The project I am about to embark upon had two parts: Oceanography and Frontal line investigation. The Oceanographic Environment of Glacier Bay (http://www.absc.usgs.gov/glba/oceanography/WebFiles/OceanEnv.html) is the abiotic section of the ecosystem. The marine life of the bay is dependant on this part of the ecosystem, so understanding it is an essential to management of the preserve, wildlife, and resources. The oceanographic study is performed up to seven times per year and has been collected year-round since 1992. Results have shown that the limiting factor for primary production is light penetration, and that deepwater renewal of nutrients happens year-round, which caused a change in thinking from the old way marine scientists thought the system worked.
We were to continue the oceanographic sampling of temperature, salinity, density, light penetration, and particle size at set stations up both arms of Glacier Bay to the entrance of the Lower Bay.
The second part of the investigation was more cutting edge science. Lisa Etherington is investigating how salinity, temperature, density, and zooplankton population varies above, below and at the frontal line where the tidewater hits the lower salinity "glacially influenced" water in the upper bay. To do this, water needs to be mapped and characterized. Current speeds and directions, and animal counts need to be measured. Since this is the first time this is ever done, a tremendous amount of hypothesizing will be done. Scientific method first hand, in person is about to happen. I am excited!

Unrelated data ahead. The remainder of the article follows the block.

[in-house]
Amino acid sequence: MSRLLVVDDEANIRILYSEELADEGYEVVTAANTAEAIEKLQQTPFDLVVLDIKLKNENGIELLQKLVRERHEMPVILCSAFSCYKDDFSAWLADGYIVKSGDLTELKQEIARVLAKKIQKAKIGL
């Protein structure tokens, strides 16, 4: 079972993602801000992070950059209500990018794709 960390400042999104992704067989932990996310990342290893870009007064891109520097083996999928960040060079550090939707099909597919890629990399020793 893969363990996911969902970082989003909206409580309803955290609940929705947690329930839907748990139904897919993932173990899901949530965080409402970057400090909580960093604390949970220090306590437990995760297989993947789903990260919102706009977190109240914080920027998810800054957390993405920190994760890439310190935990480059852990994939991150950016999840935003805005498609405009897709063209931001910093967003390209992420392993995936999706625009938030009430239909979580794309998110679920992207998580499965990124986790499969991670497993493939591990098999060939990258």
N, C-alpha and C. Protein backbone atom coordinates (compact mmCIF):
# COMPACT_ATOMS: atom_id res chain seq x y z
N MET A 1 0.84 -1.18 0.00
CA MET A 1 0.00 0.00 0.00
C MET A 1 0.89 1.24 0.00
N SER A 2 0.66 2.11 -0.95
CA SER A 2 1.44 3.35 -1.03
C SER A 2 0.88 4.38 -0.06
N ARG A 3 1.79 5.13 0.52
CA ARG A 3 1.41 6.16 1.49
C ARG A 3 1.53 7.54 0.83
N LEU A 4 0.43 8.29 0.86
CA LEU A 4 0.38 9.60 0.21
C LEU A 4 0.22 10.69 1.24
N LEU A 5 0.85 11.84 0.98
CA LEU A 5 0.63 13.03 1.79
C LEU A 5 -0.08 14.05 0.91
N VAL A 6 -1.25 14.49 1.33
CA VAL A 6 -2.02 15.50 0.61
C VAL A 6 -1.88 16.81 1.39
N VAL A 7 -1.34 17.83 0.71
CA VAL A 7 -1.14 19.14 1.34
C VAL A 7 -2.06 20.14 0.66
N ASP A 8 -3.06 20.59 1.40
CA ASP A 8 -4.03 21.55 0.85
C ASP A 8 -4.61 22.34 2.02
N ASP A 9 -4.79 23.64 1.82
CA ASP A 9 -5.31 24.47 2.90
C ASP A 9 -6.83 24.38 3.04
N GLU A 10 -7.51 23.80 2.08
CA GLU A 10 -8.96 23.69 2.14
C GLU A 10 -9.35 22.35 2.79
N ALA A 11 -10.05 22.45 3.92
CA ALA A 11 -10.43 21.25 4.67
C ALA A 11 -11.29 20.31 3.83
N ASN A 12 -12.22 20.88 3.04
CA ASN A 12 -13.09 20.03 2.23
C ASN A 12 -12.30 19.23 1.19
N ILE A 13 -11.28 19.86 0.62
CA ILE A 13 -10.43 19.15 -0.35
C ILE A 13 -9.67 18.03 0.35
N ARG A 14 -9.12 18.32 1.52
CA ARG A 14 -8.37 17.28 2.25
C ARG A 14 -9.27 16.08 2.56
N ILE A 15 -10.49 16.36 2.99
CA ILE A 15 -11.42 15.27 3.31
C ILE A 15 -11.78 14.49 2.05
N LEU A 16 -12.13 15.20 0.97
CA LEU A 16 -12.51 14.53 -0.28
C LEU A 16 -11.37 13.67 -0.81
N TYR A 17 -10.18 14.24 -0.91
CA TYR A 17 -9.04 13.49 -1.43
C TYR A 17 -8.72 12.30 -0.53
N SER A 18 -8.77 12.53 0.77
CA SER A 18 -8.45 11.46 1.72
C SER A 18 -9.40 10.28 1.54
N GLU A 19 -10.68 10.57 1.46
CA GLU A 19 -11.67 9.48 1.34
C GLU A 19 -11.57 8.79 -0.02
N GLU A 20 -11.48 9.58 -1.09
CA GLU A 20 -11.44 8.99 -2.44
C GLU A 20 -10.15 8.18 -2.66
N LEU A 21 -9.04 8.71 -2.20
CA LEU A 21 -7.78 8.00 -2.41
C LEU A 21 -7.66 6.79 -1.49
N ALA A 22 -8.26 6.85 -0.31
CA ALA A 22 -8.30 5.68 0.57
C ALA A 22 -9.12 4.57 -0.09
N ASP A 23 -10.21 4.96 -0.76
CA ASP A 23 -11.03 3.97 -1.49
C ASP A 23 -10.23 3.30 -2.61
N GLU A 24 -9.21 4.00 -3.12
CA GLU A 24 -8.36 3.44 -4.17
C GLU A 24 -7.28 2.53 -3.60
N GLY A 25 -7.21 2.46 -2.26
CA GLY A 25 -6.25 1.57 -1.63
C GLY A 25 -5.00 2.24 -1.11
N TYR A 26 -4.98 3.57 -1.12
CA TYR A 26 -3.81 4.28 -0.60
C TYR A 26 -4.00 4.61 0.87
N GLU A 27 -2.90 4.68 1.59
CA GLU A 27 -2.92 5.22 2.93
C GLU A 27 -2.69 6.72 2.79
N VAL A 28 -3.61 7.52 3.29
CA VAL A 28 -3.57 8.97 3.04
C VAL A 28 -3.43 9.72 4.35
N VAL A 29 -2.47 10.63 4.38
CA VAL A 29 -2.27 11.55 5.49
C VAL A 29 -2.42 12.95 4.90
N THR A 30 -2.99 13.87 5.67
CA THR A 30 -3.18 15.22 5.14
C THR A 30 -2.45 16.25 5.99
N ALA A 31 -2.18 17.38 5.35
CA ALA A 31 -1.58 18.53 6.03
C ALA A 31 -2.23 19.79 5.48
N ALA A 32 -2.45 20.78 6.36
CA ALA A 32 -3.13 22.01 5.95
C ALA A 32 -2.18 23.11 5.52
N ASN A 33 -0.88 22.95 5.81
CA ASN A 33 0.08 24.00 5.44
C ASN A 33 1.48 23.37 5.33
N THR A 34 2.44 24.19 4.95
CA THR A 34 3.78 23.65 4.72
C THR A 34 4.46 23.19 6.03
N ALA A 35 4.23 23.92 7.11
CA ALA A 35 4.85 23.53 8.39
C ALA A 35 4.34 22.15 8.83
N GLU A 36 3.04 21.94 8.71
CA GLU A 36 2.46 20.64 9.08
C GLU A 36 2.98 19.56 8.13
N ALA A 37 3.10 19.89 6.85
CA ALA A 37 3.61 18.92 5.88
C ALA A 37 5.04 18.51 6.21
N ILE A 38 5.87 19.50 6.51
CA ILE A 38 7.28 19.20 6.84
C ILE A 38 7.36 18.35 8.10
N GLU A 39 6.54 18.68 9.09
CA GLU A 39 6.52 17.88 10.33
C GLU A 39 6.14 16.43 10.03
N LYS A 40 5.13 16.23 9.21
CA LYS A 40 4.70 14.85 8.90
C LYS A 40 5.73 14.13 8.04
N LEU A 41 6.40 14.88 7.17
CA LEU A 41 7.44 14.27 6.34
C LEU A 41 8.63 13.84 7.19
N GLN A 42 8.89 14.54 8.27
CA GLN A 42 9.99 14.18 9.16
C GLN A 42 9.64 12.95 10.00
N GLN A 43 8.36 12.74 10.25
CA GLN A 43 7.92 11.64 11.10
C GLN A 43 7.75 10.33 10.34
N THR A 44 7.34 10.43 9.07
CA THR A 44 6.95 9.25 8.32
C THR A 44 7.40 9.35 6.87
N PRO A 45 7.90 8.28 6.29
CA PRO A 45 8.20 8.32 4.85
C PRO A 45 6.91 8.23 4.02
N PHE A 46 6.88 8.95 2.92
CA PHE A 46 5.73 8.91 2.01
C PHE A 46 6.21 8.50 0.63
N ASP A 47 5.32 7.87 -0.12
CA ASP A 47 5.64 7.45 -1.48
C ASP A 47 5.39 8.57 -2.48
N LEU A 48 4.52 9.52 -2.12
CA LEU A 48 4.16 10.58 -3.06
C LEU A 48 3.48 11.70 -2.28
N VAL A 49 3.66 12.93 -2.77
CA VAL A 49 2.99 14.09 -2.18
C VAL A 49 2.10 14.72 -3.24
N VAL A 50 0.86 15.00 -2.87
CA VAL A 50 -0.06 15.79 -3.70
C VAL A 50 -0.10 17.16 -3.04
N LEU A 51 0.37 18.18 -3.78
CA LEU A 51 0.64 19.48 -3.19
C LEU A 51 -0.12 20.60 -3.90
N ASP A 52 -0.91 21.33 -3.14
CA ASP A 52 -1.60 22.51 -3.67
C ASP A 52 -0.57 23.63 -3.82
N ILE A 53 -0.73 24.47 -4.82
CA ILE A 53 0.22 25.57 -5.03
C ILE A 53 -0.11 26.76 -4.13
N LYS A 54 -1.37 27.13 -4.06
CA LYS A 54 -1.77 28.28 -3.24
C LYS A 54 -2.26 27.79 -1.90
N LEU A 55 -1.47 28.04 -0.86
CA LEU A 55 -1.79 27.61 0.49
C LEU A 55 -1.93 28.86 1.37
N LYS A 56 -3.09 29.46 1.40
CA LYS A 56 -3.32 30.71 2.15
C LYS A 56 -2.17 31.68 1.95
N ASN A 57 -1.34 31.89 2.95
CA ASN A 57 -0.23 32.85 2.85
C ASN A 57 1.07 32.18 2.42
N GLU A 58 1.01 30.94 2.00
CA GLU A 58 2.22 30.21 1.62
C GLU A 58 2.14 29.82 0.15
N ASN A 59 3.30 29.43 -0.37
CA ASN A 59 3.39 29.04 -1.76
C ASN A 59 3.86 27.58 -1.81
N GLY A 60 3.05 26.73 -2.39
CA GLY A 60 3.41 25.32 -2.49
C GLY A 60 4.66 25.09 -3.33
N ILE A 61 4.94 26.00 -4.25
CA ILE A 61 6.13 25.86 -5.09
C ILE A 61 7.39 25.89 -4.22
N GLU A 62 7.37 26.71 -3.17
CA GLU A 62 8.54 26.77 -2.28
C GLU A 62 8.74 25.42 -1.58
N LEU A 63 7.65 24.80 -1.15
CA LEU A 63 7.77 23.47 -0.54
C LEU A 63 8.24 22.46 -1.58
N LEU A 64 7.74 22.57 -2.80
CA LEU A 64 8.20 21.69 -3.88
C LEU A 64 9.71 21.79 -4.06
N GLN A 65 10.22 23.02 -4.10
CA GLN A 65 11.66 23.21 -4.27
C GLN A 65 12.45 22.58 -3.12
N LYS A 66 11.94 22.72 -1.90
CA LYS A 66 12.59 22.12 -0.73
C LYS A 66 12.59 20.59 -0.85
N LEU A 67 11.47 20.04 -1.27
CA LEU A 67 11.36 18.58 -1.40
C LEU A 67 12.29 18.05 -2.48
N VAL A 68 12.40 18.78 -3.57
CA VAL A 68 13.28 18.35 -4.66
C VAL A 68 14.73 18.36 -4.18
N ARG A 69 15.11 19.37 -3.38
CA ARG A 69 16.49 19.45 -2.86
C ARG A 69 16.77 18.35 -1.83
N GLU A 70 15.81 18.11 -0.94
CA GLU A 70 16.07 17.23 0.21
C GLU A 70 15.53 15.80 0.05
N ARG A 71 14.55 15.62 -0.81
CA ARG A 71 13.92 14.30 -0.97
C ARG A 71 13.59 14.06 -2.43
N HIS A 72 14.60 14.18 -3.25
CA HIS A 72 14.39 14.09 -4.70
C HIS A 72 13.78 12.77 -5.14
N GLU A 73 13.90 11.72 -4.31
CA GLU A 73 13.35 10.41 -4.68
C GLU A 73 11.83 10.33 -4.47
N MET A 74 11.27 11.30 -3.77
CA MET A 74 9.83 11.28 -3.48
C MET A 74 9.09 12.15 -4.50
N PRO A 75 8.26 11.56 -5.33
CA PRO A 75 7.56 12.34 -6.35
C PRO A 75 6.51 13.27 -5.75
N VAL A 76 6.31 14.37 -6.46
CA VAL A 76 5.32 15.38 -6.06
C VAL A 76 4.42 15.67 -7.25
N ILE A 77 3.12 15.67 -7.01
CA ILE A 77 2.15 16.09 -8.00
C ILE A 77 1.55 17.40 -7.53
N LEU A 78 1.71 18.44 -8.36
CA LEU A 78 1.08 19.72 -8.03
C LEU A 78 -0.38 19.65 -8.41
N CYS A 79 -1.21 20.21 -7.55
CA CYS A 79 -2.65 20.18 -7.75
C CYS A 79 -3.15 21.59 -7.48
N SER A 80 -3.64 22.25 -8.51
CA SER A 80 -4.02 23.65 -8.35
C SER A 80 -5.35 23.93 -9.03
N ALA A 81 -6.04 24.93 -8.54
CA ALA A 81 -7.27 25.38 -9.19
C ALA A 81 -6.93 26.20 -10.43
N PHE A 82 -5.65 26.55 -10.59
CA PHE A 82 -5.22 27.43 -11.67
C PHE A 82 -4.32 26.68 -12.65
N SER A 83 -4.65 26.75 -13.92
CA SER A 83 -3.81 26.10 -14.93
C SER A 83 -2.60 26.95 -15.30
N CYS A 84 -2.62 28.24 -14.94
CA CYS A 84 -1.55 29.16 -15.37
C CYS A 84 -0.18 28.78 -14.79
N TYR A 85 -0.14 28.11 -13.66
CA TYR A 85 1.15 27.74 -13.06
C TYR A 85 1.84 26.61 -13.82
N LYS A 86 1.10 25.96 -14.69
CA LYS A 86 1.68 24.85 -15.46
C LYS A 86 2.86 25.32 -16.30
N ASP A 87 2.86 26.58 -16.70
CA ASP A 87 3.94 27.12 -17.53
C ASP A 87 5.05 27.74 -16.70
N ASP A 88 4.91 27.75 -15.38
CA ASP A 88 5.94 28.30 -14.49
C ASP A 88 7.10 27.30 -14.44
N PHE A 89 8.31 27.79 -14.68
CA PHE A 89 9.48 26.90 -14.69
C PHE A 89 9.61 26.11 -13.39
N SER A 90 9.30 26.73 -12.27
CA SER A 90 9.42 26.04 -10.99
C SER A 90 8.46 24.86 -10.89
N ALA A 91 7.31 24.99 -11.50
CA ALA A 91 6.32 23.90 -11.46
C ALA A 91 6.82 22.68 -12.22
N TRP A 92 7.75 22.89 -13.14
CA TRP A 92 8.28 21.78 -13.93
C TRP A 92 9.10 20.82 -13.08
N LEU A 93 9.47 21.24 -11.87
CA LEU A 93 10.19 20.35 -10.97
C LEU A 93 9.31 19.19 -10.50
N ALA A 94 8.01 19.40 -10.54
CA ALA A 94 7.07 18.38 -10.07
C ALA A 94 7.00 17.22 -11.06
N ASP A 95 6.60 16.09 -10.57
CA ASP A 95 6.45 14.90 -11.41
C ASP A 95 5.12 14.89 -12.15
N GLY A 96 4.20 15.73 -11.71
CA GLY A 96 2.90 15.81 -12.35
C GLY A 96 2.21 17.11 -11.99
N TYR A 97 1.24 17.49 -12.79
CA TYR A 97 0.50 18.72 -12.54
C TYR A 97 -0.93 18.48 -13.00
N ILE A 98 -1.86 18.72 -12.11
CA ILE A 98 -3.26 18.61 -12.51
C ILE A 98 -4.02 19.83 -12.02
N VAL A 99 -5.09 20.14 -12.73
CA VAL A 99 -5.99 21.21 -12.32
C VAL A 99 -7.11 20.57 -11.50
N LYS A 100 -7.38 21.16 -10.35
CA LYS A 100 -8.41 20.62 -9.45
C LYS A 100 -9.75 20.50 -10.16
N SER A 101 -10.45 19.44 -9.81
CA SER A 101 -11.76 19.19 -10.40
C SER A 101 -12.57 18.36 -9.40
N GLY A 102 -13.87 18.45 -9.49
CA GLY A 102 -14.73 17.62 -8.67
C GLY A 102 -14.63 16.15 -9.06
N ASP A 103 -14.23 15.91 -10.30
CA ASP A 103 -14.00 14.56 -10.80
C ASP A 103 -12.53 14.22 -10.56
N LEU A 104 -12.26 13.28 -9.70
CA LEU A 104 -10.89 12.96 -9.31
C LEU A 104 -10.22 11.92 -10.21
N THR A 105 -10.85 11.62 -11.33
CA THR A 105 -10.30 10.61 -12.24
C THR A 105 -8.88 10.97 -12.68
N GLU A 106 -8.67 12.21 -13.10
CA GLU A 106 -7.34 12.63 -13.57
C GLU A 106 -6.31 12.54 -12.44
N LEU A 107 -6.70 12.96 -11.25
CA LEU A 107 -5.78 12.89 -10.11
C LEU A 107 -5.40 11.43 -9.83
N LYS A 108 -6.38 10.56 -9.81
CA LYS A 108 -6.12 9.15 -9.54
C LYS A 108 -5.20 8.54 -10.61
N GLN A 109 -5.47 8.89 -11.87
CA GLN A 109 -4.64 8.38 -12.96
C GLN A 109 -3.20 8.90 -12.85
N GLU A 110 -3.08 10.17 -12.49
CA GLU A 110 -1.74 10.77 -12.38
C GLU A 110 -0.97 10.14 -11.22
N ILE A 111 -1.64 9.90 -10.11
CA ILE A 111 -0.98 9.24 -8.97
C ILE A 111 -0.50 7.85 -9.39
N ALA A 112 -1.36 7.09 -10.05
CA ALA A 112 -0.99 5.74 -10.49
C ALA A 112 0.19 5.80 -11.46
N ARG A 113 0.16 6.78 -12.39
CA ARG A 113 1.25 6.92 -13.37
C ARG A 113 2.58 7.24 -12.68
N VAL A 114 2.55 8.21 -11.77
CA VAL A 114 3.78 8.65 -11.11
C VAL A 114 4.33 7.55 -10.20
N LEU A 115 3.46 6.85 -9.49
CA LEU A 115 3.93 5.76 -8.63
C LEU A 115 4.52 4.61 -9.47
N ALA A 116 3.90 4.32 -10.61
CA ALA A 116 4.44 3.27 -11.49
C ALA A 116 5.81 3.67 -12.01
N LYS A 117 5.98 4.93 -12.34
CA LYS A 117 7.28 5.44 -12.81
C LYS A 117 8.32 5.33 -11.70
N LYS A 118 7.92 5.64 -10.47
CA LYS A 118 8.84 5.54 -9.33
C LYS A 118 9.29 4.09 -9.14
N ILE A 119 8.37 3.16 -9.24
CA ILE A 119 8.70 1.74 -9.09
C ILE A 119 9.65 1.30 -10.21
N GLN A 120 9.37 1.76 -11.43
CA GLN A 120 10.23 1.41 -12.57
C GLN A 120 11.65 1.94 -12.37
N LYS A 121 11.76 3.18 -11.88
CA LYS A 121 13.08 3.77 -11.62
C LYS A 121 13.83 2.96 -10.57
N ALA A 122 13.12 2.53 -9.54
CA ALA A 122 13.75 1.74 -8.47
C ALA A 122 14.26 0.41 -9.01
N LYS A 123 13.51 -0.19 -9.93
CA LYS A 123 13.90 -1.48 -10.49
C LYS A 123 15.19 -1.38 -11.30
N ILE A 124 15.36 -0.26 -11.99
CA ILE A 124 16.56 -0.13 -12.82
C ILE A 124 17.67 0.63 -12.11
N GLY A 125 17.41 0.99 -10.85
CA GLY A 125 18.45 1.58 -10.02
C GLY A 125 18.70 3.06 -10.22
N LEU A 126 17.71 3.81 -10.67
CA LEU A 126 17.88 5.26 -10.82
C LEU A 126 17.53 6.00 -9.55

July 12, 2004
2:00 P.M. and I leave in the afternoon to head from my home In Anchorage, Alaska to Juneau then Gustavus. In Juneau, I had 45 minutes to taxi over to the store to pick up some last minute vegetables and laundry soap before the 13-minute flight to Gustavus dropped me into my final destination of Glacier Bay.
While waiting for luggage, the airport black lab was working the crowd by presenting a 4" slobbery stick to every person to toss or kick, and only those who did so with gusto got a second chance. Luggage slid down the outdoor silver slide 30 minutes after the flight arrived.
Lisa Etherington, PhD, and her assistant, Erica Madison, met me at the airport, explained the schedule for the next day. (To read about Lisa Etherington and her projects, visit http://www.absc.usgs.gov/staff/MFEB/letherington.php.) Erica then took me back to the Glacier Bay National Park Headquarters in the camouflaged Bronco.
My new home was a spot in a 4-bedroom apartment in Seasonal Employee Housing shared with 5-17 other biologists, depending on who is in from the field on a particular night. Different combinations of crews always made for interesting combinations of scientific conversations and equipment preparation.
For example Gavin and Katherine are involved in catching and tagging Black Oyster Catchers. They put an international tag on the left leg and a green tag on the right leg means 'Glacier Bay'. Their project is to see if the Oystercatchers intermingle, migrate, stay in the same area. They surveyed the nests last year. This year, the project has expanded to taking DNA blood samples, banding and counting eggs and hatchlings. Other areas in Alaska are also banding, such as Prince William Sound, Resurrection Bay and Canada.
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